Taggert is a GTK+ geotagging application, written in Python. It uses PyGObject and as such needs GTK+ >= 3.0. Taggert is not compatible with GTK+ 2.x.
The idea behind Taggert is fairly simple:
- Select a directory containing image files that you want to geo-tag
- For tagging manually: select a location on the map by setting a marker
- For bulk-tagging: Load GPS tracks from one or more GPX files
- Select one ore more images in the list
- Click a button to add the marker's location or a matching location from the GPS track to the selected images
- Save your changes
- Geo-tagging manually and with the help of GPS tracks from GPX files
- When tagging from GPX tracks, elevation (altitude) is also handled
- Offers different free maps to work on, like different Openstreetmap maps, MapQuest maps and satellite images and maps-for-free
- Shows a preview of selected images, so you know what you're doing
- Lets you create bookmarks for locations, so you can easily go back to the locations that you frequently visit
- Lets you remove tags from images, too
- Uses GSettings to store runtime configuration options
- Uses pytz to (hopefully) reliably calculate timezone offsets for tracks
- Configurable colors for drawing tracks and markers
- Lets you tag any file format supported by exiv2
The following software is needed to run Taggert:
- Python (developed and currently only tested with v2.7)
- PyGObject (Debian: python-gi)
- pytz (Debian: python-tz) for timezone calculations
and the following PyGObject introspection libraries:
- Gtk and Gdk (Debian: gir1.2-gtk-3.0:)
- GtkChamplain (Debian: gir1.2-gtkchamplain-0.12)
- Champlain (Debian: gir1.2-champlain-0.12)
- Clutter (Debian: gir1.2-clutter-1.0)
- GtkClutter (Debian: gir1.2-gtkclutter-1.0)
- GLib / Gio (Debian: gir1.2-glib-2.0)
- GdkPixbuf (Debian: gir1.2-gdkpixbuf-2.0)
- GExiv2 (Debian: gir1.2-gexiv2-0.4)
and of course all of the dependencies of these packages, like libexiv2, libclutter, libchamplain, etc.
Taggert is developed and tested on Python 2.7. Compatibility with Python 2.6 or Python 3 is untested. However, since this application was changed to use GExiv2 instead of pyexiv2, Python 3 support should no longer be a problem and is therefore on the roadmap.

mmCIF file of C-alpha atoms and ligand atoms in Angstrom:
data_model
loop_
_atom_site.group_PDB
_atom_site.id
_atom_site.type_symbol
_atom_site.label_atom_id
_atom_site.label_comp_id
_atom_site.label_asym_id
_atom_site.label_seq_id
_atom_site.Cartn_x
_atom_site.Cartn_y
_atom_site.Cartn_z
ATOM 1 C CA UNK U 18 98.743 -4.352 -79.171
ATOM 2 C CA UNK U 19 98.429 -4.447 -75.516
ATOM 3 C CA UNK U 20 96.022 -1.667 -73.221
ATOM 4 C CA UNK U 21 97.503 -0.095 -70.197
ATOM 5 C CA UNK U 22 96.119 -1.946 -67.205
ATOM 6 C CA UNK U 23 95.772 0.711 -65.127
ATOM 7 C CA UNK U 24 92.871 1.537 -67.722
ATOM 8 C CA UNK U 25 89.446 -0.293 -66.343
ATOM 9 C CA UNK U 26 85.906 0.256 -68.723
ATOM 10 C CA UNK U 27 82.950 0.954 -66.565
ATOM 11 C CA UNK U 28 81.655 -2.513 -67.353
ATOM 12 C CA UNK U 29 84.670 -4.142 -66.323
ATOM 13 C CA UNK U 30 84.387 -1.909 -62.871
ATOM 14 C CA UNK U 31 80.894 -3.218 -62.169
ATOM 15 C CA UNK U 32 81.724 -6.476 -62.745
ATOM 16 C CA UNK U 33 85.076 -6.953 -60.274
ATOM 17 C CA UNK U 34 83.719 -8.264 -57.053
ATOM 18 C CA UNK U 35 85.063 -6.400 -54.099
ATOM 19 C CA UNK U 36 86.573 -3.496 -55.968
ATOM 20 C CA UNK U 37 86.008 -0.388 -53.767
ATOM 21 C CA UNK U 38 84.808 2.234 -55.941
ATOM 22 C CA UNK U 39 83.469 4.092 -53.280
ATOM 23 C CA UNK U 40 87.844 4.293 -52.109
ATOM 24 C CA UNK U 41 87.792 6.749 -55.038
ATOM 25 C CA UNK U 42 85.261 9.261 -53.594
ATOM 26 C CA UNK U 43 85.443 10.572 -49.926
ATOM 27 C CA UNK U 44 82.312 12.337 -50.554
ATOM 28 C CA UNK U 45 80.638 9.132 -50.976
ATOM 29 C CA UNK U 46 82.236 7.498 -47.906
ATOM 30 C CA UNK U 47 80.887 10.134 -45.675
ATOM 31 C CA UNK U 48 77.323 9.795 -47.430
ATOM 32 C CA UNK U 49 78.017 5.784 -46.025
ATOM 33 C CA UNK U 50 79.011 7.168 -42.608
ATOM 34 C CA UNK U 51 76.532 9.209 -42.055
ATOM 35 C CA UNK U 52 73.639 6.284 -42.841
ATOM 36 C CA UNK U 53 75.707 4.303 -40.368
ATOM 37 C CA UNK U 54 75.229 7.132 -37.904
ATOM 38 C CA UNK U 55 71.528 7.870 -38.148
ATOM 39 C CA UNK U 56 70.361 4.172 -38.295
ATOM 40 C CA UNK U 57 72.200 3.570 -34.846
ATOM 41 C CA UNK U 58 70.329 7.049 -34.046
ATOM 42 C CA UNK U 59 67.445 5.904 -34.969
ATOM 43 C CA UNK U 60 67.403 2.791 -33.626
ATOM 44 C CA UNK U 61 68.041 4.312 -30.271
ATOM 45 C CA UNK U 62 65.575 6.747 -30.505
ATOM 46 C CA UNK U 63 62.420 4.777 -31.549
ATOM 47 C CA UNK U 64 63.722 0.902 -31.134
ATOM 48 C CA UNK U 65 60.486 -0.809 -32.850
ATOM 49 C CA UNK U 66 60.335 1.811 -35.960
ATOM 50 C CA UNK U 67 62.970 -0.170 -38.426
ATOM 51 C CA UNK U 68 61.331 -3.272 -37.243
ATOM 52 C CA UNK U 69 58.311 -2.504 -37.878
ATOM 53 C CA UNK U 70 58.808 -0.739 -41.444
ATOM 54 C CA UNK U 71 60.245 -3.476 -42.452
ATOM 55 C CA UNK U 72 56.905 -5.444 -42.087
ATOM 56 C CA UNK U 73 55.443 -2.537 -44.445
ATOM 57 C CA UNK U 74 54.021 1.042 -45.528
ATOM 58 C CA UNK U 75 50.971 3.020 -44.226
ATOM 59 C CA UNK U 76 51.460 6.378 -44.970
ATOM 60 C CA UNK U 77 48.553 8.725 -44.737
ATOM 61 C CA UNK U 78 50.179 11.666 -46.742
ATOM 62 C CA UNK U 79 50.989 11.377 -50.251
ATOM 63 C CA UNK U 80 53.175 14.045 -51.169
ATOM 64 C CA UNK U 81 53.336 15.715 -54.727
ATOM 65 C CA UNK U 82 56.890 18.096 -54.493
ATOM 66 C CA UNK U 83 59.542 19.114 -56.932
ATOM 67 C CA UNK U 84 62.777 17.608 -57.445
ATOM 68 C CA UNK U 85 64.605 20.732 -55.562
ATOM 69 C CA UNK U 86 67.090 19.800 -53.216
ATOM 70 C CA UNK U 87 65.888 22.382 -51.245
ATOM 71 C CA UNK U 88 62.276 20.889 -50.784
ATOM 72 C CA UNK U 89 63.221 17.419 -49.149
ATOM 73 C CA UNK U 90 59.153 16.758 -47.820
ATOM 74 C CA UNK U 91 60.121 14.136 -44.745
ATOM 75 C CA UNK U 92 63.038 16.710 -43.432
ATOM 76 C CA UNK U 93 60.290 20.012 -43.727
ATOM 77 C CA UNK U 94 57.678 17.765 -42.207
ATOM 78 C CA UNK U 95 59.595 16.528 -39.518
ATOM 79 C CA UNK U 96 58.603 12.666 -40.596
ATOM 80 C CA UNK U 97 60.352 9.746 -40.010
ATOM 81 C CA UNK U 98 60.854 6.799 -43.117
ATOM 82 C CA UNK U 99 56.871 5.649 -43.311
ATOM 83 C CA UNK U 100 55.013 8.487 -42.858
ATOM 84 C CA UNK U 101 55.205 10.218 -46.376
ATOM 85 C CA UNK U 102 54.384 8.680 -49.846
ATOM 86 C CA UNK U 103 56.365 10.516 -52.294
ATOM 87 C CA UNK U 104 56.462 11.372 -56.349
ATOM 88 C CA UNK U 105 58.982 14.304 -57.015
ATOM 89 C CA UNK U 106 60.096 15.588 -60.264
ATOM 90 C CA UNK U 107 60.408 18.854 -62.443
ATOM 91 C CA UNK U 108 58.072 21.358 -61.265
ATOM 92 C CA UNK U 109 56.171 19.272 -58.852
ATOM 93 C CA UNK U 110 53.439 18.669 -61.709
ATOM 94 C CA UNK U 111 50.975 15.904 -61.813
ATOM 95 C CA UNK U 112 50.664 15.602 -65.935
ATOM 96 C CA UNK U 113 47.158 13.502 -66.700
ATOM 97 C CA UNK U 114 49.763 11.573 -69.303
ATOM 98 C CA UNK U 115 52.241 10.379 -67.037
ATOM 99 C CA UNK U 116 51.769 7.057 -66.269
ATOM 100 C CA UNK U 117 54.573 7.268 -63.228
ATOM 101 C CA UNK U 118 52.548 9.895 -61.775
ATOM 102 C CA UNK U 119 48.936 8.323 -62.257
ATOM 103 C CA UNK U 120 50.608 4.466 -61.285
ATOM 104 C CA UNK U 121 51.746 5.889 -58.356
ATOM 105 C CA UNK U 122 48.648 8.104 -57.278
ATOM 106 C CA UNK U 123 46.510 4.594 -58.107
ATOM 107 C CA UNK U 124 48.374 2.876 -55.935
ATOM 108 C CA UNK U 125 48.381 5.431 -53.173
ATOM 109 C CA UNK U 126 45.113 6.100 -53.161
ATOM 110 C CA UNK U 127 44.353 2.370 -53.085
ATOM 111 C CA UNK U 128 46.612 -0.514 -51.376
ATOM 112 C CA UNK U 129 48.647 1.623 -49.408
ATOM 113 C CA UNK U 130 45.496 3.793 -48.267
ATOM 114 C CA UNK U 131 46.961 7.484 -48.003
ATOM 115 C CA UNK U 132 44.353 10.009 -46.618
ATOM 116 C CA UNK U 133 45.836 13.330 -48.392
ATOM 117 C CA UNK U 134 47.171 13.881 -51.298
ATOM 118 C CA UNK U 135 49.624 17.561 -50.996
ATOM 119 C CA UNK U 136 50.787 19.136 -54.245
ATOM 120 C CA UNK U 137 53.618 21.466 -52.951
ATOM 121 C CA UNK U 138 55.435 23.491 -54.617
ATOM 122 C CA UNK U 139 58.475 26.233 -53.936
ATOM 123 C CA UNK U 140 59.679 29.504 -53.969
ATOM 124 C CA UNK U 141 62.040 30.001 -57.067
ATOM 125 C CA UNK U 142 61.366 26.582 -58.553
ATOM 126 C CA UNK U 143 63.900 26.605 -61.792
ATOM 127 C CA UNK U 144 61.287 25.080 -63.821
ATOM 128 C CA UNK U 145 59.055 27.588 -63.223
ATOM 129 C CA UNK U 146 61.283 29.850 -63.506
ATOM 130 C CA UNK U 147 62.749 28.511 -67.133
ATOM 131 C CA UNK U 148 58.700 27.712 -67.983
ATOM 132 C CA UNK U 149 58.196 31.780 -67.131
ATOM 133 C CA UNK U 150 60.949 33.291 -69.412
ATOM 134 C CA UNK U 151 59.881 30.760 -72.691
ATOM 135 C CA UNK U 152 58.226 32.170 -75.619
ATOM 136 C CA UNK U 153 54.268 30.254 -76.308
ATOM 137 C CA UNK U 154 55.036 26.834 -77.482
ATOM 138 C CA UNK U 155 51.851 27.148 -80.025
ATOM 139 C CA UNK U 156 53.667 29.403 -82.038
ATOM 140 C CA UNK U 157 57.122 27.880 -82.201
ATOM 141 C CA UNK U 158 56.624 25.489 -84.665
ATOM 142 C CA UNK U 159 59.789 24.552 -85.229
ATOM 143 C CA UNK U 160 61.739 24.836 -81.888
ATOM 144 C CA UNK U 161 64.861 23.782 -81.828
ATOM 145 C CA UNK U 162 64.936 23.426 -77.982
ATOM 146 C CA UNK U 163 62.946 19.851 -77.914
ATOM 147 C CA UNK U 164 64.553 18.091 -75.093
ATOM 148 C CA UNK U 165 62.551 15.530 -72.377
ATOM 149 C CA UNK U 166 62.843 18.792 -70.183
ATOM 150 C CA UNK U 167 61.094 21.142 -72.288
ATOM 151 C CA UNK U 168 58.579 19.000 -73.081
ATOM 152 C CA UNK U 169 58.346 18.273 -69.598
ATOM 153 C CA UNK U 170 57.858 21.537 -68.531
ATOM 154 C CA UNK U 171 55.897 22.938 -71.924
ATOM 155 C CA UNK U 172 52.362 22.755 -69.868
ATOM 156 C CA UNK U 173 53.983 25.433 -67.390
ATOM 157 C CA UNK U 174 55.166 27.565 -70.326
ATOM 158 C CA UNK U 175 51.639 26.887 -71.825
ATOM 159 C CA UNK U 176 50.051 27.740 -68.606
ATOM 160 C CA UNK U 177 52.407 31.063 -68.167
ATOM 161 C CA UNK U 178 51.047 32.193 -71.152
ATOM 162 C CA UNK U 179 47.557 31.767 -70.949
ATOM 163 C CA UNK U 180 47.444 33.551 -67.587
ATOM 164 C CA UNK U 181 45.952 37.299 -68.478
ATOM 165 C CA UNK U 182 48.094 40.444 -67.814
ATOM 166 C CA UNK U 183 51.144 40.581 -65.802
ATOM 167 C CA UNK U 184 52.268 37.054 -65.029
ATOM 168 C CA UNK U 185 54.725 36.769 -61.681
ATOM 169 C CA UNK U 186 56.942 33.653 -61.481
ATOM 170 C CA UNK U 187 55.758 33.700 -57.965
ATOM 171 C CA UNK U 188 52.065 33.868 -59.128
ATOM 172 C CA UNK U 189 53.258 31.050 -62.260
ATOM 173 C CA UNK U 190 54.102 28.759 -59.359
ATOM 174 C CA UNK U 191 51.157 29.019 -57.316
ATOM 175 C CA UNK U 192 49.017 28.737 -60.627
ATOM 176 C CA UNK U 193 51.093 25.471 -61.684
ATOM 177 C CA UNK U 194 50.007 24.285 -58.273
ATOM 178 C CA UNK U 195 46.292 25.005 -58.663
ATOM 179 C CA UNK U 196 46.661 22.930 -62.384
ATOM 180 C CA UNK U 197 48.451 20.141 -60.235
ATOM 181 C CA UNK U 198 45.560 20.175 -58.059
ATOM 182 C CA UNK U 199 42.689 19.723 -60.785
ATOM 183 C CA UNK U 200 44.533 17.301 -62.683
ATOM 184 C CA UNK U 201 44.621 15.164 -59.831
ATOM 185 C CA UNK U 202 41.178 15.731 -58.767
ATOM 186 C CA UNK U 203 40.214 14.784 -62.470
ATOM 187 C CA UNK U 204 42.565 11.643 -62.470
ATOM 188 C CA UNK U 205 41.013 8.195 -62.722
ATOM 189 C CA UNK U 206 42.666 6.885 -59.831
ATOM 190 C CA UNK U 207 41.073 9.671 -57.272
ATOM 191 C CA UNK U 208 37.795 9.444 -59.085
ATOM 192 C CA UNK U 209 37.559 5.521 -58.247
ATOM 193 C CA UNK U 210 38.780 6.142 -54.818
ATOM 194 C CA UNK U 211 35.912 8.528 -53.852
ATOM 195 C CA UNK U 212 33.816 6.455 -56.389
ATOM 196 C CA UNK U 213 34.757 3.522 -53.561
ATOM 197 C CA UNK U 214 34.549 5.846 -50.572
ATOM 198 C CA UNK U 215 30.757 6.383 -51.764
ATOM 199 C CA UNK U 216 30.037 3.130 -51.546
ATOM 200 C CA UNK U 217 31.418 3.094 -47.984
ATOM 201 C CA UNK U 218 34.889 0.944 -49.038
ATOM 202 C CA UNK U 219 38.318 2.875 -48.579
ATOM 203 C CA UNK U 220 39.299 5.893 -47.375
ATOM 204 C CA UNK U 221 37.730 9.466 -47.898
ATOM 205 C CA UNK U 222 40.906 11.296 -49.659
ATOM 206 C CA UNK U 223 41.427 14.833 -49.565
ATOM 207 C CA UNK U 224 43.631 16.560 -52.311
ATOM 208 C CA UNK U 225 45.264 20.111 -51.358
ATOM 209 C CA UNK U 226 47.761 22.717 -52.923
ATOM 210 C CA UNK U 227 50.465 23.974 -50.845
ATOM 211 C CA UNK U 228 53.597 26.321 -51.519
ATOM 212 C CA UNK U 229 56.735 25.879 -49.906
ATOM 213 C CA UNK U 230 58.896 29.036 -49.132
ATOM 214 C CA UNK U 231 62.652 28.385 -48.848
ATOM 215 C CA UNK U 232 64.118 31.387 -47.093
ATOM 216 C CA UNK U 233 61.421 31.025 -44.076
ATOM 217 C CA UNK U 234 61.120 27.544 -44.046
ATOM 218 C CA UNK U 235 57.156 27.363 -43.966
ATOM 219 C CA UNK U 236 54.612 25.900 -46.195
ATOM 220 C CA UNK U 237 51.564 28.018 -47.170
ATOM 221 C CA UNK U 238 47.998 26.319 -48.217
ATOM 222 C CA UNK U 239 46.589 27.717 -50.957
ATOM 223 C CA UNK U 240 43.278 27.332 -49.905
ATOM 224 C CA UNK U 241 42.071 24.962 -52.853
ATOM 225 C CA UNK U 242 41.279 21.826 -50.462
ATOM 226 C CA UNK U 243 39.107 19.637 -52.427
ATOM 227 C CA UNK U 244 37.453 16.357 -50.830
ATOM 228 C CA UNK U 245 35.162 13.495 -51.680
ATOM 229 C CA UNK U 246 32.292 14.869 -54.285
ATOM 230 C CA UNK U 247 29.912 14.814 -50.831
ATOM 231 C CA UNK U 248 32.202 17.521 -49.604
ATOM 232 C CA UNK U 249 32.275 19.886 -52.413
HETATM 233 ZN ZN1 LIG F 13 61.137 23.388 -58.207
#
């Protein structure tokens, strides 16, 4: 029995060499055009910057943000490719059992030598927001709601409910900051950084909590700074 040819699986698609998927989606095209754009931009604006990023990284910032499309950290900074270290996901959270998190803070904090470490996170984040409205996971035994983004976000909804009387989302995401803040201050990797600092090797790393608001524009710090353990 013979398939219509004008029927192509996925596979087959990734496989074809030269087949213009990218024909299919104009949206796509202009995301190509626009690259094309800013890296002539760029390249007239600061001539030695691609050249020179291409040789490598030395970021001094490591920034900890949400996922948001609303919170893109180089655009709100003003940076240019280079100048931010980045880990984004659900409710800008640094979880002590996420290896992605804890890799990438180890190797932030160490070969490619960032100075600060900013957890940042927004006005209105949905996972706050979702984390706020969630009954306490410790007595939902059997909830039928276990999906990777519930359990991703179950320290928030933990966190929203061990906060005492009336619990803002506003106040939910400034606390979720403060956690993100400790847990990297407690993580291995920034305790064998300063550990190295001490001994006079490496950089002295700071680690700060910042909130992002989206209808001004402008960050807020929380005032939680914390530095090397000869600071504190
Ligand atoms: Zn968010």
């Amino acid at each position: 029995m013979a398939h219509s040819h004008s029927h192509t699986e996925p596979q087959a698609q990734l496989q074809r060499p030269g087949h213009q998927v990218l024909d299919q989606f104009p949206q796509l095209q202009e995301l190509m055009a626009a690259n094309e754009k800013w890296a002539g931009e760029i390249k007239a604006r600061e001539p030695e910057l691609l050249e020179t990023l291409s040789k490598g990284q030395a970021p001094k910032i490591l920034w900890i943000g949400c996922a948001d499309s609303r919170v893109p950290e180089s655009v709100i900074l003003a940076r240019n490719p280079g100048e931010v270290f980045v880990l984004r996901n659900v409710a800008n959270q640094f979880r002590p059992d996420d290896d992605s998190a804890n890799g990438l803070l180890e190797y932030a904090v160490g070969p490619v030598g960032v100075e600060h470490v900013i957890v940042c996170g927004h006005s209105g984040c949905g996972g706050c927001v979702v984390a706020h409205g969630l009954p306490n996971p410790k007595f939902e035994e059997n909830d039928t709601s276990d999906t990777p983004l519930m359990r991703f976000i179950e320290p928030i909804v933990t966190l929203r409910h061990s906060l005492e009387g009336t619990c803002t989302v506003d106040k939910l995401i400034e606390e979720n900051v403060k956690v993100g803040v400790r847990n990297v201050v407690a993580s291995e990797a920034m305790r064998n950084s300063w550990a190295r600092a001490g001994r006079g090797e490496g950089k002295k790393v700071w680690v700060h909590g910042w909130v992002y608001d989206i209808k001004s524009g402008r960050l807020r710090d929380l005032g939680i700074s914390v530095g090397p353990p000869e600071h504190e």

Taggert is not packaged in any form yet, you have to checkout the source code from Github and you can run it straight from the checked out directory. The only thing that needs to be installed is the GSettings Schema.
On Debian, copy 'com.tinuzz.taggert.gschema.xml' to /usr/share/glib-2.0/schemas/ and (as root) run 'glib-compile-schemas /usr/share/glib-2.0/schemas'. That program is part of the 'libglib2.0-bin' package.
When all prerequisites are installed, you should be able to run Taggert:
Taggert comes with a 'debian' directory that contains the necessary information for creating Debian and/or Ubuntu packages. If you have a working pbuilder setup, running 'pdebuild' inside the root of your clone should get you a working package.
Taggert is written and maintained by Martijn Grendelman <email@example.com> It was inspired heavily by GottenGeography, written by Robert Bruce Park, and his code was used as a starting point on some occasions.
Earlier versions of Taggert used GPX parsing code from GPX Viewer, which was written by Andrew Gee and used with permission. For version 1.3, GPX parsing, validating and storage is now all done with lxml.etree and Andrew Gee's code is no longer used.
The bundled code for parsing ISO8601 date strings comes from the 'pyiso8601' module, hosted on Bitbucket and is copyright (C) 2007-2013 Michael Twomey.
Taggert's application icon was created by Martijn Grendelman, by combining parts from two different icons from OSA Icon Library 11.02.
The first incarnation of Taggert was based on osm-gps-map rather than libchamplain and its code was based on the bundled mapviewer example, written by Hadley Rich. I don't think that any code written by Hadley Rich is present in the current version of Taggert.
Taggert is licensed under the Apache License, version 2.0. A copy of the license can be found in the 'COPYING' file and on the web.
- Support for more GPS file formats. Only GPX is supported now.
- Analyzing, editing and exporting GPS tracks
- More extensive bookmark management, for example import from and export to GPX waypoints
- Tools to correct DateTime tags on images, to fix deviations in your camera's clock.
- Python 3 support
Robert Bruce Park, who created GottenGeography, also created GObject Introspection data for 'gexiv2', making this GObject wrapper usable from Python, including version 3. His work has been merged with upstream gexiv2 and appeared in gexiv2 version 0.5.0. Taggert has been rewritten to use gexiv2, which will also allow for Python 3 support.
2012-11-05 Released version 1.2 2012-10-24 Released version 1.1 2012-10-15 Released version 1.0
See 'CHANGES' for a summary of changes for each version.